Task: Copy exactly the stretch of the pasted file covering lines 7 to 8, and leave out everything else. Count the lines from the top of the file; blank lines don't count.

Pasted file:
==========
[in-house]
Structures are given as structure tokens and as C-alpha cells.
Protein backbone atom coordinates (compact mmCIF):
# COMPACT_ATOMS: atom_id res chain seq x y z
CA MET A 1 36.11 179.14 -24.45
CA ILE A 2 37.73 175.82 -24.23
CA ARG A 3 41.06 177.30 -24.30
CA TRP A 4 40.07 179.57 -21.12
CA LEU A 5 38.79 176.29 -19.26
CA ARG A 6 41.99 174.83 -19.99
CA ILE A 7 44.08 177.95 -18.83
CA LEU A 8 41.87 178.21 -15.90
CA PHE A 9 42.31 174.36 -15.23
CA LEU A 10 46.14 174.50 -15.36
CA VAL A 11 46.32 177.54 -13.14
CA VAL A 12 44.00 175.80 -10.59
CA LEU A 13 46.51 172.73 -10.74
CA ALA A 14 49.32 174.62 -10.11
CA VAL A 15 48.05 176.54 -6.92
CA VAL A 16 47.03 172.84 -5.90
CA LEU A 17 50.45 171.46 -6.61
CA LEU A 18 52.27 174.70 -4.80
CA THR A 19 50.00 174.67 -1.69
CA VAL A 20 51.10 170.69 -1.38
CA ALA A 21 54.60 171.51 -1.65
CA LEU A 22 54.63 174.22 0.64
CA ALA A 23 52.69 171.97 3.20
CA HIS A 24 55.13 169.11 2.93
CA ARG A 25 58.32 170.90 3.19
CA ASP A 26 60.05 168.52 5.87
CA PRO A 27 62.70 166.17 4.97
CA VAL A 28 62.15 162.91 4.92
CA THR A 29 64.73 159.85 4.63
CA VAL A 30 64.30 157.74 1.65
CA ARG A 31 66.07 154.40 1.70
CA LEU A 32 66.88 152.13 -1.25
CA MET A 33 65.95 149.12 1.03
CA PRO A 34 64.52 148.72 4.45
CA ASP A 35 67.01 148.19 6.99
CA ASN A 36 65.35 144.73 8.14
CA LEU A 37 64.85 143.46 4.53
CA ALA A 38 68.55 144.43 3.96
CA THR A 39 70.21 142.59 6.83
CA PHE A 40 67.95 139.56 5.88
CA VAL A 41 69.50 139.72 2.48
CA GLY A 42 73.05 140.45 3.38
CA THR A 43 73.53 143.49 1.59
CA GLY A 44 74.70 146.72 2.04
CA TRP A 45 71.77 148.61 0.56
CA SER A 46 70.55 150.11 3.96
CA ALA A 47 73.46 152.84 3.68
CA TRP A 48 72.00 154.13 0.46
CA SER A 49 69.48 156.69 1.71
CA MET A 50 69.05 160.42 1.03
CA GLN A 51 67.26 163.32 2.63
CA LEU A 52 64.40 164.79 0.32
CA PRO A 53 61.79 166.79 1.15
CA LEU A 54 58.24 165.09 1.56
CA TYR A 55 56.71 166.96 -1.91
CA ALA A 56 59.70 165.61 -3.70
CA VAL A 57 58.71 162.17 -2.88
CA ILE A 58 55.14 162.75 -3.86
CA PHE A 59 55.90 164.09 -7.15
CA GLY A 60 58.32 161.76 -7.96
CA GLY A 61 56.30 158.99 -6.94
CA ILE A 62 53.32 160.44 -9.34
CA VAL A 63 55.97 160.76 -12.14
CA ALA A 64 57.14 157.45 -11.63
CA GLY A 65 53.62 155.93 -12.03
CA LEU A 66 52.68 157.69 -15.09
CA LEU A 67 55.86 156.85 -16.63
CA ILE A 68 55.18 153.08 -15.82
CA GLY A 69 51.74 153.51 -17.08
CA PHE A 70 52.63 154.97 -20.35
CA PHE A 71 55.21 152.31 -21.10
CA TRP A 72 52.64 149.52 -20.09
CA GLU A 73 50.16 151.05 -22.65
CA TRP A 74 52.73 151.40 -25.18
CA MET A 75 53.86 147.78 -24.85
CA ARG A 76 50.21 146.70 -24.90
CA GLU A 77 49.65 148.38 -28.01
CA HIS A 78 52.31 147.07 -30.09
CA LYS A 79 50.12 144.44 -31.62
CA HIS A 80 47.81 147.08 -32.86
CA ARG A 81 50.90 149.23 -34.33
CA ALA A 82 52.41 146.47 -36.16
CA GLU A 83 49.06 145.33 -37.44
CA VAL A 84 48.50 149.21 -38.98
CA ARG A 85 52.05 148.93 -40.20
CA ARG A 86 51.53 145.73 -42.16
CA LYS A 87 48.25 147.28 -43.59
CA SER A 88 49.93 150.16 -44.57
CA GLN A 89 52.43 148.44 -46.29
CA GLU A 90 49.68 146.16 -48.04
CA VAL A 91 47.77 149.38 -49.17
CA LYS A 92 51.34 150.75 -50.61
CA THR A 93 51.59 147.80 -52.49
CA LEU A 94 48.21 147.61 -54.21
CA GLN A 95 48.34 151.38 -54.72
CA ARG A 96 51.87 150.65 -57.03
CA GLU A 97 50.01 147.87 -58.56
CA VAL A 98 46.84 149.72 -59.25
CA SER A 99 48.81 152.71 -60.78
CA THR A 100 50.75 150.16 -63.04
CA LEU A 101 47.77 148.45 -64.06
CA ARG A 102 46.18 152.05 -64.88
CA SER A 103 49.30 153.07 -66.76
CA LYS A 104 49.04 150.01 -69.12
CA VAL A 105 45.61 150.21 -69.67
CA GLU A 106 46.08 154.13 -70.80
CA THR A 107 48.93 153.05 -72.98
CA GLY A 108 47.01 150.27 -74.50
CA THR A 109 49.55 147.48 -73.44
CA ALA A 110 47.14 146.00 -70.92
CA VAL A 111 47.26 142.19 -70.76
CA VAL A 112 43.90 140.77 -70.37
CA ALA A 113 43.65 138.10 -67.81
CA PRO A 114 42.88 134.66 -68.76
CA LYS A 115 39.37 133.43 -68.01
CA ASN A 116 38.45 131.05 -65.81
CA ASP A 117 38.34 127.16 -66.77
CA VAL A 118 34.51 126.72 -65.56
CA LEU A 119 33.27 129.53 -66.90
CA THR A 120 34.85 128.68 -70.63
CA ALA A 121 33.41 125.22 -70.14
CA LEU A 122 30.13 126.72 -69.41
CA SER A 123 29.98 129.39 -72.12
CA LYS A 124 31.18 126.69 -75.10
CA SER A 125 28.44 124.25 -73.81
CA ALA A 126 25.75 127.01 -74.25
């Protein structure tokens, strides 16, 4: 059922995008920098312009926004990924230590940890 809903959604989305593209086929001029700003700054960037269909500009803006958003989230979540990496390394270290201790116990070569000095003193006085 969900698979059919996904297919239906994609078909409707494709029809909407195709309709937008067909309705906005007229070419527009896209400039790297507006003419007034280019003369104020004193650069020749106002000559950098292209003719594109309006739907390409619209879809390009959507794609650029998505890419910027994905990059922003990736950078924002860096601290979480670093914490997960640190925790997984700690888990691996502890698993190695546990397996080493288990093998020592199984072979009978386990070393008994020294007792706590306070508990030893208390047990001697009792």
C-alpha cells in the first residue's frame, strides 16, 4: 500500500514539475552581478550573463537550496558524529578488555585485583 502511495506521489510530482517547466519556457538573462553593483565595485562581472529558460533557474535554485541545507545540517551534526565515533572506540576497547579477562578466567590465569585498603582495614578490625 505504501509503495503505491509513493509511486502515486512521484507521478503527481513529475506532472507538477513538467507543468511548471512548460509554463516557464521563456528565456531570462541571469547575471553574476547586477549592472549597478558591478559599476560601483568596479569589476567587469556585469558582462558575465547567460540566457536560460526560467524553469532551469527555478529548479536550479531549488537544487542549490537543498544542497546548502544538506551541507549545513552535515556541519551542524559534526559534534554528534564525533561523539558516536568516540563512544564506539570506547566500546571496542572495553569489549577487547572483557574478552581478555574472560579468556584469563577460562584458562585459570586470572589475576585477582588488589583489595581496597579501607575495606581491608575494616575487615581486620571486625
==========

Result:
CA ARG A 3 41.06 177.30 -24.30
CA TRP A 4 40.07 179.57 -21.12